In Part 1 of this four-part series, we introduced the concept of virtualization and elastic provisioning in a private cloud environment and the driving forces behind the need for such systems within the telecommunications industry. While the amount of available hardware resources seems limitless, the industry is pushing OEM providers to minimize the usage of these resources and develop flexible and scalable solutions. Advances in hardware design and software efficiencies make this possible, and in Part 2, we’ll look at these aspects and their effect on the use of virtual machines in solutions.
Earlier, we described a private cloud as ‘a pool of resources a telecom provider has designed and developed for a specific set of purposes.’ Recent hardware advances make deployment of private clouds possible within the existing framework of a data center. Single-board computers (SBCs), dense memory configurations, and multi-core processors are now common in the industry, providing a tremendous amount of raw computing capacity. SBCs supporting up to 16 cores and 128 GB of RAM are now a reality. In addition, the AdvancedTCA architecture is moving rapidly to support 40G Ethernet fabrics. When these two aspects are combined, data plane and control plane performance is dramatically increased, as is the ability to perform Deep Packet Inspection and advanced cryptography.
Virtual machines deployed in a processor-rich private cloud environment allow for accelerated functioning without the performance penalties previously seen with emulated virtual devices. Direct assignment of I/O devices to virtual machines is now possible with technologies such as Intel’s VT-x. Advances in hardware and software cryptography acceleration are bringing to fruition the desire for enhanced security within the telecom industry while decreasing CPU usage in the process. Intel’s AES-NI instructions for its latest generation of Xeon processor, for instance, can double or triple AES encryption processing on standard SBCs, and Intel’s Cave Creek and Cavium’s Nitrox III are moving toward 20 to 40 Gbps encryption speeds.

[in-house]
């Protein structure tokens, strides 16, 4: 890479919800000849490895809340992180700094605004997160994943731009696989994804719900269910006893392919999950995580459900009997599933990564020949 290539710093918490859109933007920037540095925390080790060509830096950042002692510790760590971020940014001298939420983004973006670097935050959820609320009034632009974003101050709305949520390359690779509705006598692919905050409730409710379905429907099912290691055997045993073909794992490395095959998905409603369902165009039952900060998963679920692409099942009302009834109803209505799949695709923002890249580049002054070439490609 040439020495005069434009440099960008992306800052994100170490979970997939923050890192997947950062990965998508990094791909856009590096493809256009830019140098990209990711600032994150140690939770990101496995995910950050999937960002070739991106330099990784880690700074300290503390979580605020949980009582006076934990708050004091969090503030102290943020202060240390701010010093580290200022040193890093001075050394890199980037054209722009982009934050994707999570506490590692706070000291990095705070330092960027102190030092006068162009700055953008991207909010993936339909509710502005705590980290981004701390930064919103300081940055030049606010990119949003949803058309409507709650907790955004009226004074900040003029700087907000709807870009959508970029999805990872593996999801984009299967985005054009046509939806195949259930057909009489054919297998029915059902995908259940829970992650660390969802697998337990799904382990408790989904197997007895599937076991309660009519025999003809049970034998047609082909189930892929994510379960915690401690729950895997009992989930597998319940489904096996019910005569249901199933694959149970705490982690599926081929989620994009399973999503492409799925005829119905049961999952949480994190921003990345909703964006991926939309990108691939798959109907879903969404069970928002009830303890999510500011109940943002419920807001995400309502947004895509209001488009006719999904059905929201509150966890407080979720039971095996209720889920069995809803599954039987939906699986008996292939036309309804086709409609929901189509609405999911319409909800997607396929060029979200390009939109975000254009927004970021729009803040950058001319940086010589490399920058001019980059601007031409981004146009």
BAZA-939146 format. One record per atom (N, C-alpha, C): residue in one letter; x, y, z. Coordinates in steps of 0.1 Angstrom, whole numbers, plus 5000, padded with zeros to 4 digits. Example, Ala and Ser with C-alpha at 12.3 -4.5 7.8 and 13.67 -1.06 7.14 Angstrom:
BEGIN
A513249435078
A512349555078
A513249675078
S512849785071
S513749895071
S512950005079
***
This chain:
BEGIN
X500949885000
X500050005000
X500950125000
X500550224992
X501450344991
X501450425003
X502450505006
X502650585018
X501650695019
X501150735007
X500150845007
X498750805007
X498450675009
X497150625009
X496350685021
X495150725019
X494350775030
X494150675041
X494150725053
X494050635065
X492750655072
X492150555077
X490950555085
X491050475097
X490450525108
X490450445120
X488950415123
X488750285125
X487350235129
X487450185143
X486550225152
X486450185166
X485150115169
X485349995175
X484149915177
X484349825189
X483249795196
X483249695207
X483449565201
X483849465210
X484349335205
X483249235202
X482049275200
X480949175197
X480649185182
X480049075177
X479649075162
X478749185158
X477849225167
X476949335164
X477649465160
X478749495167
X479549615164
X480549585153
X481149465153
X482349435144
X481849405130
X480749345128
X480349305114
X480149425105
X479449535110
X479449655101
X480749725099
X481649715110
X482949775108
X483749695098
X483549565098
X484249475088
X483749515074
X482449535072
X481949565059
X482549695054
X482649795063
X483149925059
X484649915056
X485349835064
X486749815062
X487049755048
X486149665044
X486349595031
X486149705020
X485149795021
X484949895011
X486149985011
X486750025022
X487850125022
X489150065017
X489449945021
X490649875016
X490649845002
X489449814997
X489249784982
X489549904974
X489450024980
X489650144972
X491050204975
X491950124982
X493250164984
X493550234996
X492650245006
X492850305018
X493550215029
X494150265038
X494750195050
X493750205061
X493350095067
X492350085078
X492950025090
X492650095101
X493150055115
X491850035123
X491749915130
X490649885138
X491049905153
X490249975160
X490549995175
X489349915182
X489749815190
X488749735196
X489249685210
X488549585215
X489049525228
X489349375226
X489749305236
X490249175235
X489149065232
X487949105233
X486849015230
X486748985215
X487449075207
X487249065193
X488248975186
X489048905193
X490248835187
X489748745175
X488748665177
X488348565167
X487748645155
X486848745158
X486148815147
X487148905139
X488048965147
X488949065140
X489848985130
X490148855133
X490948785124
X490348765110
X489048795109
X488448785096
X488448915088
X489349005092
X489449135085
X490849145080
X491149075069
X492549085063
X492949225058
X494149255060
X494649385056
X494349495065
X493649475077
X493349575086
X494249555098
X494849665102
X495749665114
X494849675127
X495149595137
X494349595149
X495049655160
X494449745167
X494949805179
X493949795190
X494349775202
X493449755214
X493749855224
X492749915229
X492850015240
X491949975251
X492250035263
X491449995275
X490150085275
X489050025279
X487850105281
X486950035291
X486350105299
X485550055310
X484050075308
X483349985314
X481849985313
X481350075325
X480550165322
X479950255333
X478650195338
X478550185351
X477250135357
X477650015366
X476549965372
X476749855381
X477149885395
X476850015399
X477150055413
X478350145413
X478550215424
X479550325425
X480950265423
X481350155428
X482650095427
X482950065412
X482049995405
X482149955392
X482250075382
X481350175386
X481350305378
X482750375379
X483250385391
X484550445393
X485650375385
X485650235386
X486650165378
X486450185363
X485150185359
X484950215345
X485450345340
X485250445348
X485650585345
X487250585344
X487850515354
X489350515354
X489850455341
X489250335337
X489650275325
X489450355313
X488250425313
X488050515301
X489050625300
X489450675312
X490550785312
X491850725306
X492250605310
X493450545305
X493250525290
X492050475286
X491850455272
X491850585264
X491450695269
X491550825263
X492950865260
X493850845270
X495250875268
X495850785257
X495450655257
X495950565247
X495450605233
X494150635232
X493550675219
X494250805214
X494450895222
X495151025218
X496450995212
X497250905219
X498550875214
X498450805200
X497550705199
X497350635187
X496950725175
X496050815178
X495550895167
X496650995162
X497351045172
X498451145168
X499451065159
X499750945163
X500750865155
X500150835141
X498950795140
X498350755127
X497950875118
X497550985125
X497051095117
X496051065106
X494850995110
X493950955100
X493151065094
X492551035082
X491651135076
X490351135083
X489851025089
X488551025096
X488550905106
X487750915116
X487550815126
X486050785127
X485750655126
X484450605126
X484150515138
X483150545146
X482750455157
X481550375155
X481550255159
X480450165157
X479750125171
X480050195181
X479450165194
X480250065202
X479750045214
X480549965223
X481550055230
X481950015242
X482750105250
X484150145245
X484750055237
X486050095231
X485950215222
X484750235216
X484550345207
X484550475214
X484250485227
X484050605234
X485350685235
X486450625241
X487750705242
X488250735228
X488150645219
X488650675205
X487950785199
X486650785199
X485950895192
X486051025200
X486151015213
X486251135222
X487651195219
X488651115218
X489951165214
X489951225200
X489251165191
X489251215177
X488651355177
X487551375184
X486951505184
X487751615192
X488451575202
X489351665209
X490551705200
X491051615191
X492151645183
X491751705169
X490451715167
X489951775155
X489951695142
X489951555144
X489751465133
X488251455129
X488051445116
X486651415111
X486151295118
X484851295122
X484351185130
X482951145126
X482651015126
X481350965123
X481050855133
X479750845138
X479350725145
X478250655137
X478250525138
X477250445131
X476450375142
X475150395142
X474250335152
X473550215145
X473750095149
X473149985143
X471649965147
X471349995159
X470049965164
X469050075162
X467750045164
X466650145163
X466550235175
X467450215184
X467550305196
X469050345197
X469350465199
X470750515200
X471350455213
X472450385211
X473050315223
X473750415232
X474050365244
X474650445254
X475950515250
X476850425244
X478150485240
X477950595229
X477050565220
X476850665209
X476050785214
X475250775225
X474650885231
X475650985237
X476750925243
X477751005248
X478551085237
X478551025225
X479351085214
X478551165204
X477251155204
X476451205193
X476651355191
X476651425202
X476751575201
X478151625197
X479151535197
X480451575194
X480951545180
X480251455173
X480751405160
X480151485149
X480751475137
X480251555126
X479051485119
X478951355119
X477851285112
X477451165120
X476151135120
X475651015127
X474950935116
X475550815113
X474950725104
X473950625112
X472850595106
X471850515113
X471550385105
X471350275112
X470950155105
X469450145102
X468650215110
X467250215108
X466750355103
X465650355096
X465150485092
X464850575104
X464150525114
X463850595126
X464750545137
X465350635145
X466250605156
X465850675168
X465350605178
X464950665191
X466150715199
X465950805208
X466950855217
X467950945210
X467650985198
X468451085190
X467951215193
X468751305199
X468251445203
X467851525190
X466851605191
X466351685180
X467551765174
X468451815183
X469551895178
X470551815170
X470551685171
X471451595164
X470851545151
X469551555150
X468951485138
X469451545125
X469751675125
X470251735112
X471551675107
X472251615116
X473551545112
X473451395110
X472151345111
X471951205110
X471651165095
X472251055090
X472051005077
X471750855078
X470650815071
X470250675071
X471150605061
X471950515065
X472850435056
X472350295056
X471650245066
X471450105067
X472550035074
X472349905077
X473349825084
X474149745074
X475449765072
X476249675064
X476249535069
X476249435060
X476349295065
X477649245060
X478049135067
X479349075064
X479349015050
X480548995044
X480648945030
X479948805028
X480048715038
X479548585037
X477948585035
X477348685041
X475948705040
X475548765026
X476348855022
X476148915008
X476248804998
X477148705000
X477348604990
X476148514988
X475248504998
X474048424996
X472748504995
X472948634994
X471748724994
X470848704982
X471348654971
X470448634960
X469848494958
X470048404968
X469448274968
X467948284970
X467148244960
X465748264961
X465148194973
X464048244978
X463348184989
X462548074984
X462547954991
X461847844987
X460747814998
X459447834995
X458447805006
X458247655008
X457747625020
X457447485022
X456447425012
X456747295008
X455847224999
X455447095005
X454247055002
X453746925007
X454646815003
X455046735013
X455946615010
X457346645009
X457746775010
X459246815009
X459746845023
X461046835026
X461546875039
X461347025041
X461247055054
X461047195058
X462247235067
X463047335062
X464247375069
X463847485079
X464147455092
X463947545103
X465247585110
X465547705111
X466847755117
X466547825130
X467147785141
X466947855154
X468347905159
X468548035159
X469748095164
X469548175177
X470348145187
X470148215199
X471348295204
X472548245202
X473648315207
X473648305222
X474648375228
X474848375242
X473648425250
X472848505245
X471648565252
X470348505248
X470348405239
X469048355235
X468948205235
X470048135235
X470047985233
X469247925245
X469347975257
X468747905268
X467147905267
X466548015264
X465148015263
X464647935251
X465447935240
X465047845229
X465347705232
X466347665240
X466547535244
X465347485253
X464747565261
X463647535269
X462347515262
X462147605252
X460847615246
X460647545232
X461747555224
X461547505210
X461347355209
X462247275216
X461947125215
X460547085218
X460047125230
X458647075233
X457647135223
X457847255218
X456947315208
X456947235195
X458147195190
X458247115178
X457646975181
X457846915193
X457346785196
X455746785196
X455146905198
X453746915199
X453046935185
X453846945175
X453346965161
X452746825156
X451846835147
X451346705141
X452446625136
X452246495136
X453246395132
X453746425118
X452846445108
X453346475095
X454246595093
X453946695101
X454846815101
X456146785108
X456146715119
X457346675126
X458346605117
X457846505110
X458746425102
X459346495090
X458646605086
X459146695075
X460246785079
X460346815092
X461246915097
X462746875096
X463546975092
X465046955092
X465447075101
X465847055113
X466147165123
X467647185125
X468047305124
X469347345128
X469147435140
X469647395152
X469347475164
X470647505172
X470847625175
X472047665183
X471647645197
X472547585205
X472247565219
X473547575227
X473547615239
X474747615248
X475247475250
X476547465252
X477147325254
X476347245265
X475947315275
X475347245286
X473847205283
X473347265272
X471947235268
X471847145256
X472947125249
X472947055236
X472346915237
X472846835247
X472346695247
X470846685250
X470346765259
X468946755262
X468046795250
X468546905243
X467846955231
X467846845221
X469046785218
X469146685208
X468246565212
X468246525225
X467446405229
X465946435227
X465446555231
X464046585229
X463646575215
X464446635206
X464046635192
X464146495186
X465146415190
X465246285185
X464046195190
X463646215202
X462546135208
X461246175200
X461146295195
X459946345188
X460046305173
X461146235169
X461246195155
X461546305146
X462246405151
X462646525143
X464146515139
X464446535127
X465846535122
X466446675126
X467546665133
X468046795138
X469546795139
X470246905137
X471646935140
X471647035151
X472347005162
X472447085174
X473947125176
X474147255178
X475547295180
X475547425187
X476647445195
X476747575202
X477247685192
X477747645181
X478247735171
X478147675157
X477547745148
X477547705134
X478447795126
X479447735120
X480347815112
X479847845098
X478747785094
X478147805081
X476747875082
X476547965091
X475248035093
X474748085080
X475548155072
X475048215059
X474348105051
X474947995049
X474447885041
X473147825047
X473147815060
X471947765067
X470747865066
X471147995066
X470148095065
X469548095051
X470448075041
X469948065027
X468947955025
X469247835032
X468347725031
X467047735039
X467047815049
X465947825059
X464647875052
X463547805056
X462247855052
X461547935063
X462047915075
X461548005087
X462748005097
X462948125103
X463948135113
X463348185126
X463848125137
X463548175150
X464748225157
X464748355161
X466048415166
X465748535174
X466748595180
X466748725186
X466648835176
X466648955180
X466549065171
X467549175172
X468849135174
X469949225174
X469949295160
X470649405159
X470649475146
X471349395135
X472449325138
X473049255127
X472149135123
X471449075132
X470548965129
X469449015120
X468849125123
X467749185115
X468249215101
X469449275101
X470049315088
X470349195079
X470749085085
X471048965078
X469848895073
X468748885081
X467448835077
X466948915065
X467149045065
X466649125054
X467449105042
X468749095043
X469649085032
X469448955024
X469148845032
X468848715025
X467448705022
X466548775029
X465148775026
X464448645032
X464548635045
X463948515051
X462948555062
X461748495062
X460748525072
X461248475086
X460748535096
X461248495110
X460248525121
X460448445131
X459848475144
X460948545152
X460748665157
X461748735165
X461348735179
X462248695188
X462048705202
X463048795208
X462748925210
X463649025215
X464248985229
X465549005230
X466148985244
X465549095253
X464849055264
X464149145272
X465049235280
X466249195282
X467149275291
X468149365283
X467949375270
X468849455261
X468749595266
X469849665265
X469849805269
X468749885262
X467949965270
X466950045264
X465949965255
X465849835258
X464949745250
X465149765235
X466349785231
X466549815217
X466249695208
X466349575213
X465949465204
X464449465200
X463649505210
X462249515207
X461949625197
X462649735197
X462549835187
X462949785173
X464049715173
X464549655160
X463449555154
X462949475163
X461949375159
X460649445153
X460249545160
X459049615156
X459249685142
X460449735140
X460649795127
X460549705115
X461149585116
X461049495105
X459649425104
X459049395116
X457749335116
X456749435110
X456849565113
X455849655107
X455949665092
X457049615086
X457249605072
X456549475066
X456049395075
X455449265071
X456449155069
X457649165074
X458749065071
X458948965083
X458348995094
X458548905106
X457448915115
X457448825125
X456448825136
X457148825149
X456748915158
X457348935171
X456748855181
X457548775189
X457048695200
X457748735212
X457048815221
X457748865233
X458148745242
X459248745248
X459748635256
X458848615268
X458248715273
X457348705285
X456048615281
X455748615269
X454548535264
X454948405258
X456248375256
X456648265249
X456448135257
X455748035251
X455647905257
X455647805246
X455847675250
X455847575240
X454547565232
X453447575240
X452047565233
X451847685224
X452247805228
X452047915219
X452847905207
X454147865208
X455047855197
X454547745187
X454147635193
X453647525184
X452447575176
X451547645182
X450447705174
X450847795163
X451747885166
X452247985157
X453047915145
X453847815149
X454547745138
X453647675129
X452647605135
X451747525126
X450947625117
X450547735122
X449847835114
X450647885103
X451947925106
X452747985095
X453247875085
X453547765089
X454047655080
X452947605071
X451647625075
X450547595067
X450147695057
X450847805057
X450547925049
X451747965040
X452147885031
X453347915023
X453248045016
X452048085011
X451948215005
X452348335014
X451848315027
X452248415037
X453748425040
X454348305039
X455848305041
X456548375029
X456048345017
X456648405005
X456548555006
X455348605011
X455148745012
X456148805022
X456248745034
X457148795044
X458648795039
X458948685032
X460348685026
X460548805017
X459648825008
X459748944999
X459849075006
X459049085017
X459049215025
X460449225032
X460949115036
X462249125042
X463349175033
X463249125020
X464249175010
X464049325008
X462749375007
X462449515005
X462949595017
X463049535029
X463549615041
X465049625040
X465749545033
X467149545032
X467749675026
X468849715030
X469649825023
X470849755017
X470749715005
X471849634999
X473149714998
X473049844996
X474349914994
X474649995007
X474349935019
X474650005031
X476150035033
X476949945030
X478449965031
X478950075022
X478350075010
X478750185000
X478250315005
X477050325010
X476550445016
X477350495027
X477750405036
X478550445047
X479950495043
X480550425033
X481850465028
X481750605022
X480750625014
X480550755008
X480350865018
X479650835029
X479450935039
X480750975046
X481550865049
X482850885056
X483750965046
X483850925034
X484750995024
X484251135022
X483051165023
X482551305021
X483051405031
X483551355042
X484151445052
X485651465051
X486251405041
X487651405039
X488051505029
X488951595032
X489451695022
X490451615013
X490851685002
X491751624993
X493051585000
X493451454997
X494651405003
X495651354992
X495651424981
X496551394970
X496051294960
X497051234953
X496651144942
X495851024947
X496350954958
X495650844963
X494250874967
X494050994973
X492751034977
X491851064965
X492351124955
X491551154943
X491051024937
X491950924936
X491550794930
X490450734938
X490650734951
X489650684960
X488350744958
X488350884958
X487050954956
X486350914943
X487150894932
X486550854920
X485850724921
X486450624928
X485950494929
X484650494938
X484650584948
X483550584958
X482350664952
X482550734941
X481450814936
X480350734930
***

Without the use of virtualization, control, and data plane applications tend to plateau between 2 and 6 CPU cores, preventing the complete utilization of available ATCA SBC capabilities. To counteract this in a private cloud, applications that are I/O-intensive can be mixed with applications that are CPU-intensive on the same computing node through the use of different virtual machines, and hardware usage can be maximized while keeping resources separate. Several instances of the same application can be run on a single SBC, each with its own virtual memory and CPU, all tied to a single physical processor to maintain a constant level of performance. This avoids the performance penalties seen when stand-alone applications are run that must access memory within an SBC through an extra interconnect.
Programmers can take advantage of virtual machines running in a private cloud because they create a uniform development environment, and by using a range of tested hardware platforms, can be deployed with little or no additional development needed. This makes the adoption of new hardware faster and makes it easier for multiple vendors to deploy applications using the same source computing elements.
In Part 3, we’ll investigate the design flexibility provided by deploying virtual machines in a private cloud, and how they can help reduce energy consumption at the same time.
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